Nasdaq and FTSE expanded their burgeoning relationship on July 7 with the launch of four new partnered indexes offering market capitalization-based breakdowns of Nasdaq -listed stocks. Three of the indexes will divide Nasdaq-listed names into large, mid- and small cap categories; the fourth index will include the 500 largest companies listed on the exchange.
"This is another important milestone in Nasdaq and FTSE's partnership," said Nasdaq executive vice president John Jacobs and FTSE CEO Mark Makepeace, in a joint statement. "By sharing our companies' core skills, we've been able to create a unique and powerful set of tools, which access new parts of the Nasdaq market. We are confident the indexes will be welcomed by both institutional and retail investment houses, and we anticipate products based on the series will follow."
It's not hard to envision the utility of products based on the capitalization indexes, which would provide investors with an easy way to capture different slices of the tech-heavy Nasdaq. The indexes have similar characteristics to the growth indexes provided by companies like S&P, Russell and MSCI, but the Nasdaq indexes offer much greater concentration in the information technology sector. For instance, technology makes up 57.5 percent of the Nasdaq Large Cap index, and just 27.3 percent of the Russell 1000 Growth index. As yet, there are no sector-based indexes that offer capitalization-sorted sub-indexes, so the Nasdaq indexes will offer passive investors the first good proxy for investing specifically in small, mid- or large cap tech stocks.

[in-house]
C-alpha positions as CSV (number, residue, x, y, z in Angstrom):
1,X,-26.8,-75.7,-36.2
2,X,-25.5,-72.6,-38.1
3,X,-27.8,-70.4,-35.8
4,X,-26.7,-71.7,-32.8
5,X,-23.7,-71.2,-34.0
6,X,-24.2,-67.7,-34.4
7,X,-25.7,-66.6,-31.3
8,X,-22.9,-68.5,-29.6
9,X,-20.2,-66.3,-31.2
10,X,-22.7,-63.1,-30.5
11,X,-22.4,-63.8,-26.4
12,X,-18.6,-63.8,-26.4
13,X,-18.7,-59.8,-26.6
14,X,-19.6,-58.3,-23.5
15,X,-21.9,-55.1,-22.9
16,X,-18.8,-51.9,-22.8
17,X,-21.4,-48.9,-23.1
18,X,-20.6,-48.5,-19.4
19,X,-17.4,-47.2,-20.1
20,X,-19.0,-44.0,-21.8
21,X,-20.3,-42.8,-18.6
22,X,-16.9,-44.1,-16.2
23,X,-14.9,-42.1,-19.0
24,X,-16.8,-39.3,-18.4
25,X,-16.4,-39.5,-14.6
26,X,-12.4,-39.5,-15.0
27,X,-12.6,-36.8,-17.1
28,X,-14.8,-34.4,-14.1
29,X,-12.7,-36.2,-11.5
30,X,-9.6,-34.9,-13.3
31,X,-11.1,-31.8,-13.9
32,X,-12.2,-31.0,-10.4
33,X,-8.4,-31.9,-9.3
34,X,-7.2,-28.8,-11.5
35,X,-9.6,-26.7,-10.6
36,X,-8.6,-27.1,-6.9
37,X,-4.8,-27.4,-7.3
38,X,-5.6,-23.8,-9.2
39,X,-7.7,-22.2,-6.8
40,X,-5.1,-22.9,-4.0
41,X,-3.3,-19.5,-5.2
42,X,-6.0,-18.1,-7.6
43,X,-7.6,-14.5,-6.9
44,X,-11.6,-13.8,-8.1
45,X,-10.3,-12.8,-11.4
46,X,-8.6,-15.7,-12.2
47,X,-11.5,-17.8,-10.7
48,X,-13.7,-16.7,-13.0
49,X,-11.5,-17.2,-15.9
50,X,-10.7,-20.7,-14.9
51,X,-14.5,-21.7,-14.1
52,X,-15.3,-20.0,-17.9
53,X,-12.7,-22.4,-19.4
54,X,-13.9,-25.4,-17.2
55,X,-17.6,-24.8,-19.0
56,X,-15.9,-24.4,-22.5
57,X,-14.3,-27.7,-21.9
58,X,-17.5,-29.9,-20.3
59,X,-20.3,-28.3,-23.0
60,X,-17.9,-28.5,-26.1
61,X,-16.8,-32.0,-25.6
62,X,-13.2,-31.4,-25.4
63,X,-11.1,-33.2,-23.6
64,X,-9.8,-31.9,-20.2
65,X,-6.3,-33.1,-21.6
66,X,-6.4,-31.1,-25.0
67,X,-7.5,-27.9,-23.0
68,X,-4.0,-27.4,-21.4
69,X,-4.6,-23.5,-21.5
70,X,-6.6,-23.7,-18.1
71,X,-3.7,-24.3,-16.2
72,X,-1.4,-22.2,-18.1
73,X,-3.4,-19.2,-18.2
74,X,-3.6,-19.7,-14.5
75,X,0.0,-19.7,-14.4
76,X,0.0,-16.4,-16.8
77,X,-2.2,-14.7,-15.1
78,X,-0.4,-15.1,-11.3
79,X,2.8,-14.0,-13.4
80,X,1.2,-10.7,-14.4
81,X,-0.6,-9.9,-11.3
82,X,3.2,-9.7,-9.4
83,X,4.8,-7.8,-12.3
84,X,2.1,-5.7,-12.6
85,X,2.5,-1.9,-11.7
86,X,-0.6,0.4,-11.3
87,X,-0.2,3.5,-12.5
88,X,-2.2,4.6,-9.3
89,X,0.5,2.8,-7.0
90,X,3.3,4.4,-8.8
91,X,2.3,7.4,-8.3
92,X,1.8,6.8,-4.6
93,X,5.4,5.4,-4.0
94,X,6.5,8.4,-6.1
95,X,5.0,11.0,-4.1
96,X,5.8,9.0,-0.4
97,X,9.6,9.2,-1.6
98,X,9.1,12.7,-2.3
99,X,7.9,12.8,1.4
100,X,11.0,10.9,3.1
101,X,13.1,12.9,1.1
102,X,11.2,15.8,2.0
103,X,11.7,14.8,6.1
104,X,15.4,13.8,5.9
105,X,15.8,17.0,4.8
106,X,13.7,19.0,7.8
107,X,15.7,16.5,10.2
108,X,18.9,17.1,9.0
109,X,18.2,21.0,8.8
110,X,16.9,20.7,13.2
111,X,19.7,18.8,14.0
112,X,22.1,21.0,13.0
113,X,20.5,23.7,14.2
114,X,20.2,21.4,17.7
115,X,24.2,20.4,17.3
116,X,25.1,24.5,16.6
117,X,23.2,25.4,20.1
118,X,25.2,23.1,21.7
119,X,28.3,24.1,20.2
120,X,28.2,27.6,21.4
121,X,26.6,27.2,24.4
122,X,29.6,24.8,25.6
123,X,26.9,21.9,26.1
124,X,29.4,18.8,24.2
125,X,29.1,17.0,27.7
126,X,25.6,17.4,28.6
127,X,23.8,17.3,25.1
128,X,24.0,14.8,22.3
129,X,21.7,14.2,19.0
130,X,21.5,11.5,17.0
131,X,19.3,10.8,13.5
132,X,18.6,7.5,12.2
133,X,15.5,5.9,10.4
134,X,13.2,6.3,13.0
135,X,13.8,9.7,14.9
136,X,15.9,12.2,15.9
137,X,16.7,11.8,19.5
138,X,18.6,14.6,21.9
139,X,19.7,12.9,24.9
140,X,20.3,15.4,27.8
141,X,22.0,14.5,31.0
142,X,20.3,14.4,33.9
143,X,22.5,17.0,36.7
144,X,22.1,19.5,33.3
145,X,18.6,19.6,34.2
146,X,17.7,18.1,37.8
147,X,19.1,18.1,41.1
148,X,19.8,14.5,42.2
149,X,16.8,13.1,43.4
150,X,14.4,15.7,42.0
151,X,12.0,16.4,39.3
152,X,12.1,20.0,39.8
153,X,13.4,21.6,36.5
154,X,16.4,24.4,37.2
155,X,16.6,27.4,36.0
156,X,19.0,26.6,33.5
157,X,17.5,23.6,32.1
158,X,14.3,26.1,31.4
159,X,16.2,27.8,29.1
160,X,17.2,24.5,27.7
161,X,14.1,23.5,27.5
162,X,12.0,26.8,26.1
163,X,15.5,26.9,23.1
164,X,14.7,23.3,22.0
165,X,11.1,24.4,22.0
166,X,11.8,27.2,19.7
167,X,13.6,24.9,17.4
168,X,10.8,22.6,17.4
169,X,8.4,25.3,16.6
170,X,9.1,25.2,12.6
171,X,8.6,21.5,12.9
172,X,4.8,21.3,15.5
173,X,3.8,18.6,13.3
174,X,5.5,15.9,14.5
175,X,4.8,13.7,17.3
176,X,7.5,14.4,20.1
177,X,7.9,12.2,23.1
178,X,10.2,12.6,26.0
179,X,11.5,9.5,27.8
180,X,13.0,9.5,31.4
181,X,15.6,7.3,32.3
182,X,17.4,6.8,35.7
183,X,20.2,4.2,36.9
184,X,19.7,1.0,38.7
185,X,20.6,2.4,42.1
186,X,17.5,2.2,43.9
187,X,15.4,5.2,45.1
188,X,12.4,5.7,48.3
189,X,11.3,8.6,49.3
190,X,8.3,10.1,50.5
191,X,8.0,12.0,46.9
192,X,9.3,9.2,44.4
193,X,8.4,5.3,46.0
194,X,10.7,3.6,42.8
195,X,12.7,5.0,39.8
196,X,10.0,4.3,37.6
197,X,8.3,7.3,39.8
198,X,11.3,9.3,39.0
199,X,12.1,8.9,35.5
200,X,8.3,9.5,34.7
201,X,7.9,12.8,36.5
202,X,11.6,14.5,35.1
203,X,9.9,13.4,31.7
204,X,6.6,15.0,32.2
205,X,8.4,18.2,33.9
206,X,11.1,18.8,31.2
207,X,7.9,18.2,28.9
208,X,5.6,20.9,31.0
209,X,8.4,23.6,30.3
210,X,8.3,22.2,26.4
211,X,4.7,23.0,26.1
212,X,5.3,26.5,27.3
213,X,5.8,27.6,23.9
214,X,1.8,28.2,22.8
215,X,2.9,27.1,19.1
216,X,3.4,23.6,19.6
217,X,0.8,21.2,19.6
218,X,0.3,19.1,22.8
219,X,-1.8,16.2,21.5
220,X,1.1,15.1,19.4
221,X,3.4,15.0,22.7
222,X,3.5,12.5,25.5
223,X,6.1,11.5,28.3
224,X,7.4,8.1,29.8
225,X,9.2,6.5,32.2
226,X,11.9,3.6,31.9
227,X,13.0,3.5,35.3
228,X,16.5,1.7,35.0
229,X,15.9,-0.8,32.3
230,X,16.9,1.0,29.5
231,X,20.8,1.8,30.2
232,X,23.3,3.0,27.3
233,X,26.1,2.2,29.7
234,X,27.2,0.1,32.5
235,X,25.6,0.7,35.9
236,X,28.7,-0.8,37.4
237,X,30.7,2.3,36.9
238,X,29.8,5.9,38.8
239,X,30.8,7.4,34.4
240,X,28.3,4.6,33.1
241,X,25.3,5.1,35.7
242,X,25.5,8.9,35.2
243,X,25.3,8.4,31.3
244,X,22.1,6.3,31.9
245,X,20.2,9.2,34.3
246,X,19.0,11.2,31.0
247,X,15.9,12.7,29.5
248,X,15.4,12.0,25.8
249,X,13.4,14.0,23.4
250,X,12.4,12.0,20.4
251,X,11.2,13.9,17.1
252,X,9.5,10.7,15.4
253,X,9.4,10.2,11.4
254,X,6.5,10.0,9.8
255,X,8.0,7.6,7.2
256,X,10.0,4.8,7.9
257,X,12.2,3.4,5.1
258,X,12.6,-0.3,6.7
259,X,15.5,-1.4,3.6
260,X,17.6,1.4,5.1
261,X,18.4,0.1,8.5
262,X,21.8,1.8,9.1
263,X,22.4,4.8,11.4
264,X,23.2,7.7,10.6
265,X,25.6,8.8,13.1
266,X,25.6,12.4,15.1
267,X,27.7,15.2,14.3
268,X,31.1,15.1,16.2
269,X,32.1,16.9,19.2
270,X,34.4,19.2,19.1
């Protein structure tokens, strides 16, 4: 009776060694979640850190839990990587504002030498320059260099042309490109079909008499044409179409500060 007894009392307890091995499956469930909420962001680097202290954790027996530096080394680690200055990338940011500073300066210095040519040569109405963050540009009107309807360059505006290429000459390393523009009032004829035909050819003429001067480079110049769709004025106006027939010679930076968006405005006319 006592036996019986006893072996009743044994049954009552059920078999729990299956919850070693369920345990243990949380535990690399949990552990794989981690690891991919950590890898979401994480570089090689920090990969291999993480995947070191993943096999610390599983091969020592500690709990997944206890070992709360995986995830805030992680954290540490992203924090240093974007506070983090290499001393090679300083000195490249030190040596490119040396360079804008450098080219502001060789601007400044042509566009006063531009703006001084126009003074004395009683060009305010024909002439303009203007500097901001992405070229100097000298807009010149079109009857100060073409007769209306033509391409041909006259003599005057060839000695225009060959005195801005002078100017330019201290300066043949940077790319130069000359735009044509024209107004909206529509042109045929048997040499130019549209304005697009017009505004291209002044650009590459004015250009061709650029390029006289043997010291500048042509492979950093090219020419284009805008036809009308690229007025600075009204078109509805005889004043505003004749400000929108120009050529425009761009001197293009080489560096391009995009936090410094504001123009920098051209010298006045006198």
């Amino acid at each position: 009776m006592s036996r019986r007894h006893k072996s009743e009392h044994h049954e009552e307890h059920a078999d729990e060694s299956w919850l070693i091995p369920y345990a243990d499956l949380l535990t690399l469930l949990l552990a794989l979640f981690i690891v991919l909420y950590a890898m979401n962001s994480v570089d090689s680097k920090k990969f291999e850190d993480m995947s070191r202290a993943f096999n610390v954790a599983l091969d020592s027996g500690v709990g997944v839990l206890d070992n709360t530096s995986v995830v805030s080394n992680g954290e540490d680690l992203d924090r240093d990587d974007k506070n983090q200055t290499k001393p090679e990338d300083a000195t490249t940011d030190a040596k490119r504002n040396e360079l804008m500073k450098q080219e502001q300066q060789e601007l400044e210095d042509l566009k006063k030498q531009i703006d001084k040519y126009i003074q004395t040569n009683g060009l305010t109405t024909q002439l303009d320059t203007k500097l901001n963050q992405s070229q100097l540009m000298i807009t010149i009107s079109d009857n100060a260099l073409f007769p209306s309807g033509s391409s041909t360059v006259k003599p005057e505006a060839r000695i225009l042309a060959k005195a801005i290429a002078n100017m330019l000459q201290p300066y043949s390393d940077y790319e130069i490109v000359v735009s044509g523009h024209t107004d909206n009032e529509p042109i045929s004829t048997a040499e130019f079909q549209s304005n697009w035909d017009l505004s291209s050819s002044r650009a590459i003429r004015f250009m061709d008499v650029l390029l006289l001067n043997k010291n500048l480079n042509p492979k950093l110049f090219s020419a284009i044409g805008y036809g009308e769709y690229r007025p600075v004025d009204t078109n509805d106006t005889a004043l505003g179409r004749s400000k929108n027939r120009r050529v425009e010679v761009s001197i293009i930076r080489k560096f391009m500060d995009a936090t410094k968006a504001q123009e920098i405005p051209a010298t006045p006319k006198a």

Of course, much like the New York Stock Exchange's proprietary indexes, the Nasdaq/FTSE indexes will include only Nasdaq-listed stocks, thereby excluding a huge swath of equities from its universe. This explains the technology concentration in the indexes...as the qualities of the index reflects the qualities of the equities that trade on the Nasdaq Stock Market.
Interestingly, Nasdaq and FTSE said that the new capitalization-based indexes have outperformed Russell's growth indexes over the past two years. That period covers a strong bull market, however, where the high beta of most tech stocks helped boost returns. It's unclear how they would perform during a more difficult market window. But it's not a stretch to say that when tech is outperforming, the Nasdaq/FTSE indexes will do better, and when tech is down, they're likely to underperform.
Compared to the capitalization-based indexes, the utility of the Nasdaq 500 index is much less clear. Although obviously intended to compete with the S&P 500 Index, the use of 500 names is otherwise arbitrary. The Nasdaq 500 will largely overlap with the combined large and mid-cap Nasdaq indexes, although it will exclude a small portion of the mid-cap index. One can imagine investors setting up pairs trades between the Nasdaq 500 and the S&P 500, but not for any good reason besides the superficial similarity of the two indexes having the same number of stocks.
At this time, the companies appear to have decided not to launch a micro-cap index. Taken together, the three capitalization-based indexes exclude the bottom two percent of the market.